Monday, December 11, 2006
For the last few weeks, news out of Europe has been dominated by the questions surrounding the death of Alexander V. Litvinenko, the former K.G.B. agent, who was apparently poisoned by exposure to polonium 210. Coincidentally, I stumbled upon Richard Overy's "Russia's War: A History of the Soviet War Effort: 1941-1945," and was reminded that intrigue has a long and tragic history in both the Soviet Union and Russia.
Overy's book has two main strengths: first, he is the beneficiary of the post-Cold War release of materials from the Soviet files; second, Overy has the confidence and the command of the subject to write briefly - the whole work is barely 300 pages. (I should also note that Overy's book was apparently a follow-on piece to a series of documentaries of the same title produced in 1994-95. I am trying to locate the series.)
Overy takes advantage of the new primary source materials to refute certain of the pieces of WWII conventional wisdom about Stalin and the Russian effort in the war. The infamous Ribbentrop/Molotov accord in 1939 is blamed not on Stalin's "treachery", but rather on the German desire to secure its flank to be able to fall upon France and the Low Countries to the West. ("[Stalin] could as easily made a pact with the imperialist West as he could with fascist Germany...Yet the German alliance was neither expected nor sought in 1939. Only when the German offer was on the table did it prove irresistible."(p.50))
Likewise, the collapse of the Soviet defense in the face of Operation Barbarossa in June 1941 is usually attributed to the hollowing out of the Soviet officer corps in the wake of the purges of the late 1930s. While Overy does not flinch in describing the torture or worse inflicted on many senior officials who rose to prominence under Stalin, he attributes the German success in the summer of 1941 to Stalin's own failure to acknowledge Hitler's willingness to attack his erstwhile ally, especially in light of the military difficulties that Stalin recognized the Germans would face. It was not that the Soviet military professionals did not predict the coming storm - it was that they were not willing to risk life and limb by contradicting own Stalin's view that the German/Soviet pact was built for the long-term.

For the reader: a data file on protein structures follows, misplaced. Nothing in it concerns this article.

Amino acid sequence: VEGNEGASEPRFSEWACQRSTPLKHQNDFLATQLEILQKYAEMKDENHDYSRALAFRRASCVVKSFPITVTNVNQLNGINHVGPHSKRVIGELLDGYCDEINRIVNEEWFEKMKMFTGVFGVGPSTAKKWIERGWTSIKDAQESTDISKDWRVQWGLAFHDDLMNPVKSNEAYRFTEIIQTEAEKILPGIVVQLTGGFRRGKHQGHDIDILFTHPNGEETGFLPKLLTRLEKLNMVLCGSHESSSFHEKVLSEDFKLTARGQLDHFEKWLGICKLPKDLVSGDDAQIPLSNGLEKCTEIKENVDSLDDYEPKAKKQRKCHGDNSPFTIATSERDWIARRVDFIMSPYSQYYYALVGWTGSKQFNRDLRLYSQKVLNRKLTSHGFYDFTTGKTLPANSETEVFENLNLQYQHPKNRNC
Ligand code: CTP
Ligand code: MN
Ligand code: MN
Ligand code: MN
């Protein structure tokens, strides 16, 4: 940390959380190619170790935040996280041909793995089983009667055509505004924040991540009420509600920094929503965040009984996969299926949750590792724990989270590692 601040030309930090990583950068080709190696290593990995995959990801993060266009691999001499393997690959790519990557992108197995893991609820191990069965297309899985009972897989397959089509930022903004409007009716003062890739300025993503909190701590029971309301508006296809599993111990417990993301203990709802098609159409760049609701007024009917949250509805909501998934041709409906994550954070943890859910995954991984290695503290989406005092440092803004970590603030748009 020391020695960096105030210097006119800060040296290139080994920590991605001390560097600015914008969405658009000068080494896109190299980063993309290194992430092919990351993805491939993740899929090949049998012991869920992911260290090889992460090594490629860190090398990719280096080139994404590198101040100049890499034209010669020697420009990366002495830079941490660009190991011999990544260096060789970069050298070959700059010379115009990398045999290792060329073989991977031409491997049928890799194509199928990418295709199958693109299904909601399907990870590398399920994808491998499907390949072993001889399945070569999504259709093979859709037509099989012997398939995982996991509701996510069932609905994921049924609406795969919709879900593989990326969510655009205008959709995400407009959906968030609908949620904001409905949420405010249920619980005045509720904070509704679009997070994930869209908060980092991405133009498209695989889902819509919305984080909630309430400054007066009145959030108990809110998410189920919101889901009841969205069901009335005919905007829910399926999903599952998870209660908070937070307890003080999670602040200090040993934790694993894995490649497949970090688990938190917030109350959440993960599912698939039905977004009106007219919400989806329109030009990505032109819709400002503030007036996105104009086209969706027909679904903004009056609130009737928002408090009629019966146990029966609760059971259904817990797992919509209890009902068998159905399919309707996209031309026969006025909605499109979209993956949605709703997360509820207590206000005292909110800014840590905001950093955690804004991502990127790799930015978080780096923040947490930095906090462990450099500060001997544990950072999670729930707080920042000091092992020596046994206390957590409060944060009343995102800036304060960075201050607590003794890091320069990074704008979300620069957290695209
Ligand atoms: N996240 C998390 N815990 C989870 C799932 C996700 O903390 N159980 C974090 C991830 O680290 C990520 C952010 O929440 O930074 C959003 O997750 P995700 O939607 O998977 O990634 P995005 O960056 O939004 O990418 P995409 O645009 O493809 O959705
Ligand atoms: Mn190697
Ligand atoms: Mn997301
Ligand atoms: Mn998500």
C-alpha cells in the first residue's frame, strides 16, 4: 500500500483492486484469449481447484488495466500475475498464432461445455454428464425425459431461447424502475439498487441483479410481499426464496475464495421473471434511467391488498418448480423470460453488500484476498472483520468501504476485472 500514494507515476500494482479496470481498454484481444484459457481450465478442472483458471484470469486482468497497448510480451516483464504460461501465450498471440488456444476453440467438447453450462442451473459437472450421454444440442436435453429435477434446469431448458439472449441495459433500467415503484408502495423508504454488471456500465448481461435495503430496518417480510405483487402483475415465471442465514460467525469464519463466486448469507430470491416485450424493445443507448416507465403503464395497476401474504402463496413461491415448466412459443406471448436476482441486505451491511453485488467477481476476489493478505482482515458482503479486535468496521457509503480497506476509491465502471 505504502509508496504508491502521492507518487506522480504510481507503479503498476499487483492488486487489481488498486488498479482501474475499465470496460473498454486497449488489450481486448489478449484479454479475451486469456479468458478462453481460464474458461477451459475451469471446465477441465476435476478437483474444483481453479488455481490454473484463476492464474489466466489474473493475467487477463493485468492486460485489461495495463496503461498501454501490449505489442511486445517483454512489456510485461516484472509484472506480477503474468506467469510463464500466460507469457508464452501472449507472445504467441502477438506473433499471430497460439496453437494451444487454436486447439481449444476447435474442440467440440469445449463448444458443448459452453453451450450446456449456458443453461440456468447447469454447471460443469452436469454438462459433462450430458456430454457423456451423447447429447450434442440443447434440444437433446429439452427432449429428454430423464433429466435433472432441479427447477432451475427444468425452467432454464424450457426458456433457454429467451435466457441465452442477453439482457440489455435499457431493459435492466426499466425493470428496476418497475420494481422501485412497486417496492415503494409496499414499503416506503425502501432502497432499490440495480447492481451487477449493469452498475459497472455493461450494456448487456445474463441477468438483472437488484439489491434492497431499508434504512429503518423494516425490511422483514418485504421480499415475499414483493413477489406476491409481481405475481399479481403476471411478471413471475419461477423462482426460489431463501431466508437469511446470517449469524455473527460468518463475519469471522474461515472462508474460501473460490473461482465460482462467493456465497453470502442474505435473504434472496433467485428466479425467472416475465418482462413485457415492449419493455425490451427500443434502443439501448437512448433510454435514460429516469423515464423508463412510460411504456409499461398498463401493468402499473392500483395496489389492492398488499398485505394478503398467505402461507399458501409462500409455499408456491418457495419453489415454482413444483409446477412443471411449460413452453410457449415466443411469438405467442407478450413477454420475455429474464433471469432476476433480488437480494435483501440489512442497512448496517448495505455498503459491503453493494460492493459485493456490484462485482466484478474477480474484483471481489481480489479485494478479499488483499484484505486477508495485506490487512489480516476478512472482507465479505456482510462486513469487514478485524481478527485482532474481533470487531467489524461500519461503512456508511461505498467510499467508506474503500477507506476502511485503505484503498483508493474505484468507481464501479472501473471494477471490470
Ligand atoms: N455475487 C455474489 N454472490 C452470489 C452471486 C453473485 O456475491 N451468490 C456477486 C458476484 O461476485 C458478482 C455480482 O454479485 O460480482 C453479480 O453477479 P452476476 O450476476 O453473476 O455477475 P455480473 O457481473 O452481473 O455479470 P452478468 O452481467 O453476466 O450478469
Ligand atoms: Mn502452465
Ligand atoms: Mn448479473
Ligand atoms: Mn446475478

Winston Churchill's reputation also suffers under Overy's pen. In a telling detail, Stalin in the 1943 conference in Teheran pushes both Churchill and FDR to commit to a specific timetable for the Overlord (Normandy) invasion that would relieve some of the pressure off the Soviet army. While Stalin pulls on his pipe and waits in silence for an answer, FDR is seen winking at Stalin, leaving Churchill outnumbered and, eventually, forced to commit to a Spring 1944 landing. More telling, Overy reports that it was Churchill in Moscow in 1944, and not FDR in Yalta or Truman in Potsdam in 1945, that agreed to the divvying up of Europe into spheres of influence. Although sourced to Churchill's own memoirs, Overy states that the British PM's list of influence (90% Soviet influence in Romania; 50% in Hungary and Yugoslavia; 75% in Bulgaria, etc.), "makes a mockery of [Churchill's] later credentials as a Cold Warrior, just as it compromised his relations with Roosevelt. It amounted to a virtual acceptance of more than Stalin could have hoped for in Eastern Europe." (p.251-52)
While Churchill is a bit player, and FDR even less so, the main focus of the book is on Stalin, his key generals, and the contradictory nature of his rule. Stalin is seen as a master manipulator (he would always sit to the side at meetings, and never preside (p.16)), and unafraid to use terror and betrayal. But as a Georgian, he was nonetheless ruthless in crushing nationalist uprisings throughout the Soviet empire. Likewise, a committed Communist, at the moment of crisis in 1942, he allowed to revival of the Russian Orthodox Church, and invoked the names of Russian (i.e., pre-Revolutionary) heroes as part of the war effort.
There have been several popular histories of the Eastern Front over the past few years, including two by Antony Beevor ("Stalingrad" and the "Fall of Berlin 1945.") Overy's book is every bit as readable, and offers a new perspective on Stalin's side of the war. A quick read, but well worth it.